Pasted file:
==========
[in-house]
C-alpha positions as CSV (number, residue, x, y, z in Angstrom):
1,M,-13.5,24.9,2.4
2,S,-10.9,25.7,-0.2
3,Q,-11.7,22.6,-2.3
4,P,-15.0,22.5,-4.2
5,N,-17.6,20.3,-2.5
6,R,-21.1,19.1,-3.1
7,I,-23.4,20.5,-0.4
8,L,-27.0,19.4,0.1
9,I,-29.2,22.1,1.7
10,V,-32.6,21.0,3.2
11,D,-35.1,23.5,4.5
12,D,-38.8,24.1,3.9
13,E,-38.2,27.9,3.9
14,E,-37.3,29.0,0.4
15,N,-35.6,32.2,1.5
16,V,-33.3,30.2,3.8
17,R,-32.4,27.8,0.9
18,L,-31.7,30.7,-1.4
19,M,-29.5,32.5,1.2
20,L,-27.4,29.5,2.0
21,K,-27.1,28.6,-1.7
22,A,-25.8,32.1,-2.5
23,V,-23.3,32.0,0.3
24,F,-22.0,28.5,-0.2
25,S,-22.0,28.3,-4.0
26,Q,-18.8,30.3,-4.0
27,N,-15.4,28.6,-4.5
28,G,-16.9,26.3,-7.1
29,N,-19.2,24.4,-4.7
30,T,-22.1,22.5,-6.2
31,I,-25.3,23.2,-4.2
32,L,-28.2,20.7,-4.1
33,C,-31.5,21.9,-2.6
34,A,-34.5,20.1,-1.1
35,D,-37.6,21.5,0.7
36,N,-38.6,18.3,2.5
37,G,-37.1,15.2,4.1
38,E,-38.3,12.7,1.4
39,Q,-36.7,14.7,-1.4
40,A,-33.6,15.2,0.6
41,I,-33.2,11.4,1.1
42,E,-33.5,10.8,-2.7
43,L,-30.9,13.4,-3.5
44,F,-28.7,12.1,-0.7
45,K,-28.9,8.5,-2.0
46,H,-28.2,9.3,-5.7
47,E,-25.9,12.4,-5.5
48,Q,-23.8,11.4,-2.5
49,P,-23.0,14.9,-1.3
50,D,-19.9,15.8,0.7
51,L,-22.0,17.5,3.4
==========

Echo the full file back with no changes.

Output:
[in-house]
C-alpha positions as CSV (number, residue, x, y, z in Angstrom):
1,M,-13.5,24.9,2.4
2,S,-10.9,25.7,-0.2
3,Q,-11.7,22.6,-2.3
4,P,-15.0,22.5,-4.2
5,N,-17.6,20.3,-2.5
6,R,-21.1,19.1,-3.1
7,I,-23.4,20.5,-0.4
8,L,-27.0,19.4,0.1
9,I,-29.2,22.1,1.7
10,V,-32.6,21.0,3.2
11,D,-35.1,23.5,4.5
12,D,-38.8,24.1,3.9
13,E,-38.2,27.9,3.9
14,E,-37.3,29.0,0.4
15,N,-35.6,32.2,1.5
16,V,-33.3,30.2,3.8
17,R,-32.4,27.8,0.9
18,L,-31.7,30.7,-1.4
19,M,-29.5,32.5,1.2
20,L,-27.4,29.5,2.0
21,K,-27.1,28.6,-1.7
22,A,-25.8,32.1,-2.5
23,V,-23.3,32.0,0.3
24,F,-22.0,28.5,-0.2
25,S,-22.0,28.3,-4.0
26,Q,-18.8,30.3,-4.0
27,N,-15.4,28.6,-4.5
28,G,-16.9,26.3,-7.1
29,N,-19.2,24.4,-4.7
30,T,-22.1,22.5,-6.2
31,I,-25.3,23.2,-4.2
32,L,-28.2,20.7,-4.1
33,C,-31.5,21.9,-2.6
34,A,-34.5,20.1,-1.1
35,D,-37.6,21.5,0.7
36,N,-38.6,18.3,2.5
37,G,-37.1,15.2,4.1
38,E,-38.3,12.7,1.4
39,Q,-36.7,14.7,-1.4
40,A,-33.6,15.2,0.6
41,I,-33.2,11.4,1.1
42,E,-33.5,10.8,-2.7
43,L,-30.9,13.4,-3.5
44,F,-28.7,12.1,-0.7
45,K,-28.9,8.5,-2.0
46,H,-28.2,9.3,-5.7
47,E,-25.9,12.4,-5.5
48,Q,-23.8,11.4,-2.5
49,P,-23.0,14.9,-1.3
50,D,-19.9,15.8,0.7
51,L,-22.0,17.5,3.4